I love horror films, especially subtle ones with a gradual buildup of tension until the big “reveal” at the end. One of my favourites in this vein is the 1975 version of “The Stepford Wives”, based on a book by Ira Levin (author of “Rosemary’s Baby”). It’s about Joanna, a career-oriented young wife and mother who moves with her family from
New York City to the idyllic, tranquil . Everything is beautiful there: the homes are all immaculate, and the wives are all gorgeous and serene. Life seems perfect -- a little too perfect, in fact -- and Joanna begins to suspect that all is not as ideal as it seems … that there is, in fact, an evil conspiracy being controlled by the men of the village. village of Stepford
The book was written and the film was made in the midst of the burgeoning feminist movement, and it’s a biting metaphor of the docile, easily manipulated, Barbie-doll women favoured by many men. It focused on how men want to control women and mold them into a “type” that’s most pleasing and convenient for them, and took it to the most “horrific” extreme – that the men in the town were replacing their wives with robots designed to be perfect life partners.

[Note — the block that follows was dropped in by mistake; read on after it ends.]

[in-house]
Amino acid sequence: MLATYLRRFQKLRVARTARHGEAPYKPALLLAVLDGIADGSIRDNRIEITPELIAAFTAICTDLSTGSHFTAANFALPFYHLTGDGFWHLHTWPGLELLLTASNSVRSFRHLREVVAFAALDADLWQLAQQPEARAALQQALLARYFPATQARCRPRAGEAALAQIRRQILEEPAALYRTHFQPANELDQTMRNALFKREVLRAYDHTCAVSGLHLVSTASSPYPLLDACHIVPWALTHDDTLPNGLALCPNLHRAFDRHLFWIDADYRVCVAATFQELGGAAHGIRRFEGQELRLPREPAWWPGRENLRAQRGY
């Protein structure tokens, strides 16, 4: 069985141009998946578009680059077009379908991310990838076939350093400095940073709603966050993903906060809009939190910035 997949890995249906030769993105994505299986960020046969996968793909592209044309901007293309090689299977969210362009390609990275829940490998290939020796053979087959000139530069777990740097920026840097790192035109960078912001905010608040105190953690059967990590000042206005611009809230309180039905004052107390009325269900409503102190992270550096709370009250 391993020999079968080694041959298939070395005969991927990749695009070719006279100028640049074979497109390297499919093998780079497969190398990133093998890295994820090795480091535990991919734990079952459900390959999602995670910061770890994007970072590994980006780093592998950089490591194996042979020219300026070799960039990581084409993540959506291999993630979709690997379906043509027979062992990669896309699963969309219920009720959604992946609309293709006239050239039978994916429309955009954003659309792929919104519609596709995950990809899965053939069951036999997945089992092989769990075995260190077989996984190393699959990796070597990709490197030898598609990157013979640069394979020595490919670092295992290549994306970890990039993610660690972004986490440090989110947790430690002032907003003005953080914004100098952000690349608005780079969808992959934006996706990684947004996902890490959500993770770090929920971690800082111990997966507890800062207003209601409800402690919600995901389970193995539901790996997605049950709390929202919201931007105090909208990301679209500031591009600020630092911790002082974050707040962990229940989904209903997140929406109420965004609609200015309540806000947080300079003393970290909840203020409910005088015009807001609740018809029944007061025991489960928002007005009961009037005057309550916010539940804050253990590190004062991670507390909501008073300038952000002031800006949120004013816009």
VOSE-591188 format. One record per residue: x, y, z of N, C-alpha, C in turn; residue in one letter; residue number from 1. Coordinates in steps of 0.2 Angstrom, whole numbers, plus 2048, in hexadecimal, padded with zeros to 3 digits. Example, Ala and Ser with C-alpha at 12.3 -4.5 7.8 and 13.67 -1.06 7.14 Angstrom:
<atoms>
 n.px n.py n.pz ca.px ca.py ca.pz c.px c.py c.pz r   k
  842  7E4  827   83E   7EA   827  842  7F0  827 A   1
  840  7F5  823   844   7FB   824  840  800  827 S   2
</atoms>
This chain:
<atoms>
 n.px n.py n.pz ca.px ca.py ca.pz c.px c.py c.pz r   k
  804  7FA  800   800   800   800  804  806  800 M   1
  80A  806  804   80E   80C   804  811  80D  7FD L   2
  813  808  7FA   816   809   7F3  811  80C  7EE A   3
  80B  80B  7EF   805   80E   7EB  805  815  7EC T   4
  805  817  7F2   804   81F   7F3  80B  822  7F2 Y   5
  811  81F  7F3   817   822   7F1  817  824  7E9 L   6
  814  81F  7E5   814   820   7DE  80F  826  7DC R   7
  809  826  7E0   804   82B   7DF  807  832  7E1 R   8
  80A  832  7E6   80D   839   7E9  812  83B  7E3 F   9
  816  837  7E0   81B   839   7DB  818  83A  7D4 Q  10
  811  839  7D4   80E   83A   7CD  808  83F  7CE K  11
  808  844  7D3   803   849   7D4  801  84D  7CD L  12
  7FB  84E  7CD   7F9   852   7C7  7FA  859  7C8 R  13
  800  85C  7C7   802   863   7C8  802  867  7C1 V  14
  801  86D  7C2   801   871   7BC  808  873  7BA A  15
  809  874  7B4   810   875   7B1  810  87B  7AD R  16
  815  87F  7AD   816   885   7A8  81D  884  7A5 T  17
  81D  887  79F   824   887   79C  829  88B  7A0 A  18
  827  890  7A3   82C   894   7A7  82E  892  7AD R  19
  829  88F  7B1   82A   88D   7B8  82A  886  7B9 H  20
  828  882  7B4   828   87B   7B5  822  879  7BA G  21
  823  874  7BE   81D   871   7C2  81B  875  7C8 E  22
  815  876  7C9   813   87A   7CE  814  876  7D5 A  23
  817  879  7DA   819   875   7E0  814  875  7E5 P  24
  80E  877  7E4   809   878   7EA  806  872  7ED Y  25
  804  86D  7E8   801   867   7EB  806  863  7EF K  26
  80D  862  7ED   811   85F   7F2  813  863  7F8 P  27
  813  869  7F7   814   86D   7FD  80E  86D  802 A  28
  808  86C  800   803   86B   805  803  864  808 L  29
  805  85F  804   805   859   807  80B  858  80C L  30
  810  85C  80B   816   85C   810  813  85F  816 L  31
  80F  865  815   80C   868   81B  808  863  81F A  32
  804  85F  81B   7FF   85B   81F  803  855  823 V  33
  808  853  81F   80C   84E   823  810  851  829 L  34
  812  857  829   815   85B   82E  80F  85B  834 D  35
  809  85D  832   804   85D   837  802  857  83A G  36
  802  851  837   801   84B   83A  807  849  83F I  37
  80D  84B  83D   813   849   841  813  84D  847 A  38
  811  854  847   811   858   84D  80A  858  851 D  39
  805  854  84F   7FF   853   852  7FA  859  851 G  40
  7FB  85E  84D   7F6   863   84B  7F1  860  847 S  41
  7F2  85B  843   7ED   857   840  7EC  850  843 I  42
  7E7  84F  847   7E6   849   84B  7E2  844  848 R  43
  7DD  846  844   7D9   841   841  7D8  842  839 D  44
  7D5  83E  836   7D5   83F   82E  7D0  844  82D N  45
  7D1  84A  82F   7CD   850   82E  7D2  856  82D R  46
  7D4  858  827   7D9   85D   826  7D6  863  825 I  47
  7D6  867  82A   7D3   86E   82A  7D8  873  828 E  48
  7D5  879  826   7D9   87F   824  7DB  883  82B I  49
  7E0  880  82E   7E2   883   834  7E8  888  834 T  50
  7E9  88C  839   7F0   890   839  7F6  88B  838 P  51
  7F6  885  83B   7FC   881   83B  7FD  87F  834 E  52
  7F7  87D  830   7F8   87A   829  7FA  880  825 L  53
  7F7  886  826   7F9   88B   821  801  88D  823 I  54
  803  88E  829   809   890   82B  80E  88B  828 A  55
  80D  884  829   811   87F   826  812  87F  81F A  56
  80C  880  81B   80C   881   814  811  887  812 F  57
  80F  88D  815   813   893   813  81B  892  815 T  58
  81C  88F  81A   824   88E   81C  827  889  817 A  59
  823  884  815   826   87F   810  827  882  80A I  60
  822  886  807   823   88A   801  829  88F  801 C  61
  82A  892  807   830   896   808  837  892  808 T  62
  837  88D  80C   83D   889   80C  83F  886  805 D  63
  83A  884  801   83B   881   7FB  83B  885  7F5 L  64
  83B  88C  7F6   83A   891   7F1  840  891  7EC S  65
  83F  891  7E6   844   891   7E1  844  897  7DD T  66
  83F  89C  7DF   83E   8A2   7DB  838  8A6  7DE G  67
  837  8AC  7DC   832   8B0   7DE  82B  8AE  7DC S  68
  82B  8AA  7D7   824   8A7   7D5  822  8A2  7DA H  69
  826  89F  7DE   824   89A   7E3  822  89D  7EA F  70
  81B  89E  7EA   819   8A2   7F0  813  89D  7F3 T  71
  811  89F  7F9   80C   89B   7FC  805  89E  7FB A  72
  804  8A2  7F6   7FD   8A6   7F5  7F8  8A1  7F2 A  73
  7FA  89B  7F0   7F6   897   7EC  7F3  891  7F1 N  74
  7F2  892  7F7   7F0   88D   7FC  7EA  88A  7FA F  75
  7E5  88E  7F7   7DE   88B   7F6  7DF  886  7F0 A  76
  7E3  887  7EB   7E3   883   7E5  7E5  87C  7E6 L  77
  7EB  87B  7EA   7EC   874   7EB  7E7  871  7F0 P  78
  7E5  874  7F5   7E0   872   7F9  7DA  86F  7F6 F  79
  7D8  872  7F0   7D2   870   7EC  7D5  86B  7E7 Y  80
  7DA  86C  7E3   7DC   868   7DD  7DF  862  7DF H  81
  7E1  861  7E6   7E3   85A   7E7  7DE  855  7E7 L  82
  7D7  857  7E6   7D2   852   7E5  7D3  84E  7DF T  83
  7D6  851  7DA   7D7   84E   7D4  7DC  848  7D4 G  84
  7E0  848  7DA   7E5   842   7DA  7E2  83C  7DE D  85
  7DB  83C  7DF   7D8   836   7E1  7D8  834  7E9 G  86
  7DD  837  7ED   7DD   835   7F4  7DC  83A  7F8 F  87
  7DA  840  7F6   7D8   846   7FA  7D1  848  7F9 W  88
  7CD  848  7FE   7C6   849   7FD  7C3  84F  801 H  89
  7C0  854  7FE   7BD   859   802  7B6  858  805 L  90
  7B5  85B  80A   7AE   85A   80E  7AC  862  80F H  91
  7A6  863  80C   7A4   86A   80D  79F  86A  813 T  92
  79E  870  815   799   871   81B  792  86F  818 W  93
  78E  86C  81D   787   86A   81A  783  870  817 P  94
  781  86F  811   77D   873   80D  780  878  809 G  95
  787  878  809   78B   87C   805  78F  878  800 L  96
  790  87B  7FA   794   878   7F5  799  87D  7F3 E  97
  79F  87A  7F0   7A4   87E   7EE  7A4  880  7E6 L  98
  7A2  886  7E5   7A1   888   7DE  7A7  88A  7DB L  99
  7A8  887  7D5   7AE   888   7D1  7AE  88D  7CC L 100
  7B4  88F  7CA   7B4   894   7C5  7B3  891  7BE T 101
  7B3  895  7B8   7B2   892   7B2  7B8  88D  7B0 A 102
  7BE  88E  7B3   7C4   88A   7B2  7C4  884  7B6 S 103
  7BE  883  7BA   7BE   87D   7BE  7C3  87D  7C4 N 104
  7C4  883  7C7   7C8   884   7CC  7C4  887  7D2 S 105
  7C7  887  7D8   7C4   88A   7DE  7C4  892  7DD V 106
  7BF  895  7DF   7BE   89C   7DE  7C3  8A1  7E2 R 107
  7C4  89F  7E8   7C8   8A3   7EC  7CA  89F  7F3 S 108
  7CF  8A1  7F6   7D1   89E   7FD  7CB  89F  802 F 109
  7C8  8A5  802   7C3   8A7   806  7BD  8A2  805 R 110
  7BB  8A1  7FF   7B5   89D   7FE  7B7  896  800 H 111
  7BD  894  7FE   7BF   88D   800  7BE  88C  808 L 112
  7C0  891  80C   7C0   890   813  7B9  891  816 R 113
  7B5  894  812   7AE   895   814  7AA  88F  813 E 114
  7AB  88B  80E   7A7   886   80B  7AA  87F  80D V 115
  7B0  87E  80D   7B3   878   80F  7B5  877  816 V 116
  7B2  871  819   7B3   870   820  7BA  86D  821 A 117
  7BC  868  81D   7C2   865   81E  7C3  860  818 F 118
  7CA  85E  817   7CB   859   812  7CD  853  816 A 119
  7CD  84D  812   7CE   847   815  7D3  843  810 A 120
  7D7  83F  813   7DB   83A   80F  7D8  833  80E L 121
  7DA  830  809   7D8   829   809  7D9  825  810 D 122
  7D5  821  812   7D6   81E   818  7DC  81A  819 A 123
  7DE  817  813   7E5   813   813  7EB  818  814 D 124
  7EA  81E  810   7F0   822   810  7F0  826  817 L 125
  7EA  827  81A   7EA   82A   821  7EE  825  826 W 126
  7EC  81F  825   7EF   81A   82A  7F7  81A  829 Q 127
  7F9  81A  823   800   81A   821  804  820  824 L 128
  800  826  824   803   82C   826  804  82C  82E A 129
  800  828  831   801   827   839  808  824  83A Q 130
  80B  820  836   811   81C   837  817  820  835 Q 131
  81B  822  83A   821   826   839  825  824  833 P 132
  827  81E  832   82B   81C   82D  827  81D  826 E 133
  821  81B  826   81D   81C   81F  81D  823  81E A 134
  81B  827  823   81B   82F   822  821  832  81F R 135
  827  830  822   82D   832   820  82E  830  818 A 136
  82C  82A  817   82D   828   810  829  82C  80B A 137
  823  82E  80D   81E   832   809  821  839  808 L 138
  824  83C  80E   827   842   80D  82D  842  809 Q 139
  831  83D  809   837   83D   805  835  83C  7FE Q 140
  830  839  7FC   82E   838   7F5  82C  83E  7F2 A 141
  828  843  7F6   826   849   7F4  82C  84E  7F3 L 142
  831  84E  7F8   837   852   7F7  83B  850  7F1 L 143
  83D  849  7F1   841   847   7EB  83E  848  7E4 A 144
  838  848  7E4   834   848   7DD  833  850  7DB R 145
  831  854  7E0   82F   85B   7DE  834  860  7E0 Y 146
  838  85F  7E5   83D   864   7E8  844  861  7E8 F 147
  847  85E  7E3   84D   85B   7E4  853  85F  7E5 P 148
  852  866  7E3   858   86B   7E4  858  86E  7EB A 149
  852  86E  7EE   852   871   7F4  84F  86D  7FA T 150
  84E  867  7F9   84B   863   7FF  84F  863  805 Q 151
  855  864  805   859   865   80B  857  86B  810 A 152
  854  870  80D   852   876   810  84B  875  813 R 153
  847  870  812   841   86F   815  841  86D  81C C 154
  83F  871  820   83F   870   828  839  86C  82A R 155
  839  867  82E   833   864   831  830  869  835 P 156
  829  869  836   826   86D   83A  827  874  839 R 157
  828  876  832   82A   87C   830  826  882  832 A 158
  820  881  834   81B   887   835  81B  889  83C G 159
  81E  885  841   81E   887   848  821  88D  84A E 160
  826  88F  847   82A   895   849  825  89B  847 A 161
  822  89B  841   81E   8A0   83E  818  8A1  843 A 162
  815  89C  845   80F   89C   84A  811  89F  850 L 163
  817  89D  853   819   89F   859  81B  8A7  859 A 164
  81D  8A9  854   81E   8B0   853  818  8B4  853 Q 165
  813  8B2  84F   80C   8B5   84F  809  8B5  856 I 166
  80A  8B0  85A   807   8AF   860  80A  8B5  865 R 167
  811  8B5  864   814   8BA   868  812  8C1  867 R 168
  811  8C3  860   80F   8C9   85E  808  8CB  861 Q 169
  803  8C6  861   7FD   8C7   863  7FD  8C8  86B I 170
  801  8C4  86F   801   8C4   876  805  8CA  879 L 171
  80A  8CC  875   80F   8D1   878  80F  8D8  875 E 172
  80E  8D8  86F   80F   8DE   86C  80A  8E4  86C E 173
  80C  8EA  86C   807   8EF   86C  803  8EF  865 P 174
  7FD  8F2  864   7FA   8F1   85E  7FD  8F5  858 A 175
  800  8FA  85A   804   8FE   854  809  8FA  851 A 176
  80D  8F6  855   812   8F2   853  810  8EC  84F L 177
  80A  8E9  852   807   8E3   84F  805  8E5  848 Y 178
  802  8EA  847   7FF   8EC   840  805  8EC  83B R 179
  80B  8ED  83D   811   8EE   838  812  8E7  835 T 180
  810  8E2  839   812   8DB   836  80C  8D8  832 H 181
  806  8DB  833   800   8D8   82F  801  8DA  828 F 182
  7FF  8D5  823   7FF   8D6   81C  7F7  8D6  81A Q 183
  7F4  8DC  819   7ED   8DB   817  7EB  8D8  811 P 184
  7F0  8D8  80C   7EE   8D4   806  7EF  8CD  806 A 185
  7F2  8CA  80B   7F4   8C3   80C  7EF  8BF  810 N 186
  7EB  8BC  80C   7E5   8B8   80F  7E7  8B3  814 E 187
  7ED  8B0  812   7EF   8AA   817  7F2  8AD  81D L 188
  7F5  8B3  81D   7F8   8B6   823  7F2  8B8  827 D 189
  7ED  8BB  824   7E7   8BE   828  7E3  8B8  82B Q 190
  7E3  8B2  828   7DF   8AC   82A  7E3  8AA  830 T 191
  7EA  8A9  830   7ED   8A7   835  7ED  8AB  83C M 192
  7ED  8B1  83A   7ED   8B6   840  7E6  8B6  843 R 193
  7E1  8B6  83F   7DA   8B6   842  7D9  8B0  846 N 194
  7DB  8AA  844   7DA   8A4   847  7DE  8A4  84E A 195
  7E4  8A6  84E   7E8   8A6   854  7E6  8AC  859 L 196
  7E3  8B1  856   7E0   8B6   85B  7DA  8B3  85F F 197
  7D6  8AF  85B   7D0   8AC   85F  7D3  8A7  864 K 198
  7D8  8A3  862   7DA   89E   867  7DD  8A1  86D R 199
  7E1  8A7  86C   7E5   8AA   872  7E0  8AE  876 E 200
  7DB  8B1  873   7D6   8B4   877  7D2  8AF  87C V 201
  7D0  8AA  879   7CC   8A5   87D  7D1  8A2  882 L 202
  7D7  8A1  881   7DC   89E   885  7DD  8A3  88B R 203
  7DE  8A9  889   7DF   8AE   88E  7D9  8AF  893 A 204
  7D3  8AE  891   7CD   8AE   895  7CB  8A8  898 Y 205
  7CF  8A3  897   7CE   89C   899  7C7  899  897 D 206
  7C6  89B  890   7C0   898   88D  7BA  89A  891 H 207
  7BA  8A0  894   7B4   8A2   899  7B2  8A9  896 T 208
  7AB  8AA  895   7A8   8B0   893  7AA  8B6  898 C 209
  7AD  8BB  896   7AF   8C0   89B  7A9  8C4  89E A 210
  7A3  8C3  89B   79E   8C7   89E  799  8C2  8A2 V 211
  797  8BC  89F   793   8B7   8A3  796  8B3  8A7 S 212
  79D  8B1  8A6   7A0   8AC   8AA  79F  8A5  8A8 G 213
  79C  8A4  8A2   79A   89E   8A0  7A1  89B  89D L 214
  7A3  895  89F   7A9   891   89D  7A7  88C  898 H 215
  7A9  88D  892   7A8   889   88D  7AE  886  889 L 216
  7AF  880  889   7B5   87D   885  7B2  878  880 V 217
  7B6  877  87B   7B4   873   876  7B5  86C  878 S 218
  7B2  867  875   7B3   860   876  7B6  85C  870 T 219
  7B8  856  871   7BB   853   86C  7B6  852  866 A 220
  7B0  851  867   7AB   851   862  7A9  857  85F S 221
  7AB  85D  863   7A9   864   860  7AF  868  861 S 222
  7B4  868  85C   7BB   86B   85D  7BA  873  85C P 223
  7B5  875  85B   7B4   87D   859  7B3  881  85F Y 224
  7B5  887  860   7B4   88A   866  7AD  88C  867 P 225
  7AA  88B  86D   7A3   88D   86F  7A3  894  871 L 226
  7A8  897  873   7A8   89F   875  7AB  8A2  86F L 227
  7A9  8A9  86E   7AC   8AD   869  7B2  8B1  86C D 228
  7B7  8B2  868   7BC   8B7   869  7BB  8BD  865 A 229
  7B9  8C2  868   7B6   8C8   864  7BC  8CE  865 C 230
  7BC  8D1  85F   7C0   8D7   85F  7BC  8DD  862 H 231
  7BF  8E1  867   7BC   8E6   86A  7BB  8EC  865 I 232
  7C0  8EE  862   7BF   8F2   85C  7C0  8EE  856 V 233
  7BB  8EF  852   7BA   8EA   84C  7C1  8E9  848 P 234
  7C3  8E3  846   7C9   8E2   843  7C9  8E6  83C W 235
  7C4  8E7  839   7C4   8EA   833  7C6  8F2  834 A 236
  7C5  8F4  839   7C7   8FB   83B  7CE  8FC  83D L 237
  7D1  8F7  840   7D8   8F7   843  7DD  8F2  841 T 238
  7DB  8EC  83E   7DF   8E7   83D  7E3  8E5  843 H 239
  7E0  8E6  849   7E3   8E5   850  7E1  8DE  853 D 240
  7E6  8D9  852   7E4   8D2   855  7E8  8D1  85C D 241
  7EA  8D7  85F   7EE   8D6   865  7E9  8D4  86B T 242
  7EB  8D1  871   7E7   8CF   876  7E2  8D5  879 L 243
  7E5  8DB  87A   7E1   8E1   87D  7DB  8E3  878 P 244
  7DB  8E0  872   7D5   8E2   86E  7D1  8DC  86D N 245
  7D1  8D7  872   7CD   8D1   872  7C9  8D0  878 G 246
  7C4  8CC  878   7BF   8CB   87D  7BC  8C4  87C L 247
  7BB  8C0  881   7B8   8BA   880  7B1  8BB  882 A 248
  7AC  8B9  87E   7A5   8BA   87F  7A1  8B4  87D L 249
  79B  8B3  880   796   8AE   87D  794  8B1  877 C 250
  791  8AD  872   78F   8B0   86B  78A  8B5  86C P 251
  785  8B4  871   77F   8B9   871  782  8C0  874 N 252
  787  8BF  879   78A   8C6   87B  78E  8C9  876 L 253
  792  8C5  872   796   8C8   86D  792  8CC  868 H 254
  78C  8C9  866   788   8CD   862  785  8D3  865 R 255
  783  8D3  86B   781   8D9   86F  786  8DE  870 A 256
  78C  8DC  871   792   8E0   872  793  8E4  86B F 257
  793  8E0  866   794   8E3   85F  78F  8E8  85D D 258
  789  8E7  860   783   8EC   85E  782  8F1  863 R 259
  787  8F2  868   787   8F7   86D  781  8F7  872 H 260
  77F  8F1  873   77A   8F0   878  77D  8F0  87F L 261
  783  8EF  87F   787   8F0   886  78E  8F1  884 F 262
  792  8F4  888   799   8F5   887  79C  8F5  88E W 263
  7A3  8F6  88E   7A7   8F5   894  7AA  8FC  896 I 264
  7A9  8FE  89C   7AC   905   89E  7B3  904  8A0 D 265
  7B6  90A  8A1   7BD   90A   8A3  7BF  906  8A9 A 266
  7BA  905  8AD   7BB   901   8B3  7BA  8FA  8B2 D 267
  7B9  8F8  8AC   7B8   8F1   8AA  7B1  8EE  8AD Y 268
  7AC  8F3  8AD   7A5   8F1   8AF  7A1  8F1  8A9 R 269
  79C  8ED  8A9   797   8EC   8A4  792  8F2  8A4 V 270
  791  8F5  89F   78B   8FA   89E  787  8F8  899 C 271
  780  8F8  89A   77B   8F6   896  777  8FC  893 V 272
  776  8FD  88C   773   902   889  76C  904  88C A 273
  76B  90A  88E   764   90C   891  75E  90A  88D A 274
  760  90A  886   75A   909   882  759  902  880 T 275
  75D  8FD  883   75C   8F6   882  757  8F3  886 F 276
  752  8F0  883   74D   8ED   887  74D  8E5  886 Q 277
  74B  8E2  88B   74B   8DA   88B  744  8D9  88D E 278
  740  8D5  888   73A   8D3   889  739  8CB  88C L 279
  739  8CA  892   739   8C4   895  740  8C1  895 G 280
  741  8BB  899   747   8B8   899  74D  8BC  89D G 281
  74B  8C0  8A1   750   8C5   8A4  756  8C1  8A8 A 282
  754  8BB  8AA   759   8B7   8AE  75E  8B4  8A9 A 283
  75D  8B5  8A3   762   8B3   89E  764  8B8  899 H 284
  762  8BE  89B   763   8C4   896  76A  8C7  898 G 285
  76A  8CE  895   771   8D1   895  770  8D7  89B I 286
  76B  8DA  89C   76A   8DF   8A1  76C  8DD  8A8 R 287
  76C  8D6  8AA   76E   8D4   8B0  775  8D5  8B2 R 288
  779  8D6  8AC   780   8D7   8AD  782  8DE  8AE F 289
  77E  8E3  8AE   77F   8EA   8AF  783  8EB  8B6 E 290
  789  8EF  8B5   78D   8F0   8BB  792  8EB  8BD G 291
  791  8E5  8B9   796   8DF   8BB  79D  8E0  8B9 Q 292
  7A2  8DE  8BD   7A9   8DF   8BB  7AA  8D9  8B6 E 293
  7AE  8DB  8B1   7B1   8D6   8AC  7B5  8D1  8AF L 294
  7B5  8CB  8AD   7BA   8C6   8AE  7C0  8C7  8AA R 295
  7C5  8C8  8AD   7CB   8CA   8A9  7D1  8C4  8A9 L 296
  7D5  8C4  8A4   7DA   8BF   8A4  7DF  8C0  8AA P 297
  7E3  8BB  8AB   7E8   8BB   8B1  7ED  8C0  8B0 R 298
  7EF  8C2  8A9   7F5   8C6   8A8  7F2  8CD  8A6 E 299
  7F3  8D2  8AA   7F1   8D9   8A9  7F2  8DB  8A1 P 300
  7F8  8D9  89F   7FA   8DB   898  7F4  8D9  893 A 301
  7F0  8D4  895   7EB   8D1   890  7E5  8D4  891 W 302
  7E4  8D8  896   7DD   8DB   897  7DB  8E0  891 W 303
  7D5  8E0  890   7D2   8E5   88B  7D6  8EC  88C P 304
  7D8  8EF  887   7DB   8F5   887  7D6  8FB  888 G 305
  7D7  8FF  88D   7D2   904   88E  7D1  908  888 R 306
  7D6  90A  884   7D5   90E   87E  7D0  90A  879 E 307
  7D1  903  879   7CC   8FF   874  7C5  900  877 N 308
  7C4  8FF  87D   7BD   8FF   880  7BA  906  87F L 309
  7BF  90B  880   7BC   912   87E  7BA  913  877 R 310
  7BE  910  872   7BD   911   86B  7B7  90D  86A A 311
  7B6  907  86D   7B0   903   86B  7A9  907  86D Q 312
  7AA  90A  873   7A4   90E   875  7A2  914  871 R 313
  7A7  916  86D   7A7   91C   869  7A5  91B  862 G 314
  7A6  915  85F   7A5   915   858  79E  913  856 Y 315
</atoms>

I think the film is still a very valid metaphor for the messages we receive today about how we, as women, should be. Sadly, the radical fervor of the feminist movement seems to have completely disappeared. Young girls today probably wouldn’t know the name Gloria Steinem from Gloria Bunker. What happened to all the anger and determination that spurred women on to make such political strides back in the late ‘60s and early ‘70s? It seems like many of us are willing co-conspirators, determined to make all women look a certain way, or else.
Very often, when I watch TV and see the programs and commercials that are on, and when my eyes happen to brush over magazine covers, I realize that I’m living in a round-the-clock Stepford, where we are all supposed to be a size 0, have perfect hair, and all the right “stuff”. We are living a real-life horror movie, and most of us women buy right into it. We strive, and we strain, and we work our asses off to meet that ideal. Who is giving us this messages? We can’t blame just men, because there are plenty of women giving us those messages as well.
There is nothing wrong with wanting to look good. There is certainly nothing wrong with wanting to be healthy. But there is something wrong when failing to get into a pair of skinny jeans is a cardinal sin. There is something wrong when eating disorders among young girls is rampant, and bulimia is the perfect solution to getting into all those cute clothes.
Perspective, ladies. That’s what we need. And maybe a little radicalism, too. How about a little good old-fashioned bra-burning? Actually, I have a better idea: How about we grab every single fashion magazine off the newsstands and have a nice, hearty bonfire? That would suit me just fine.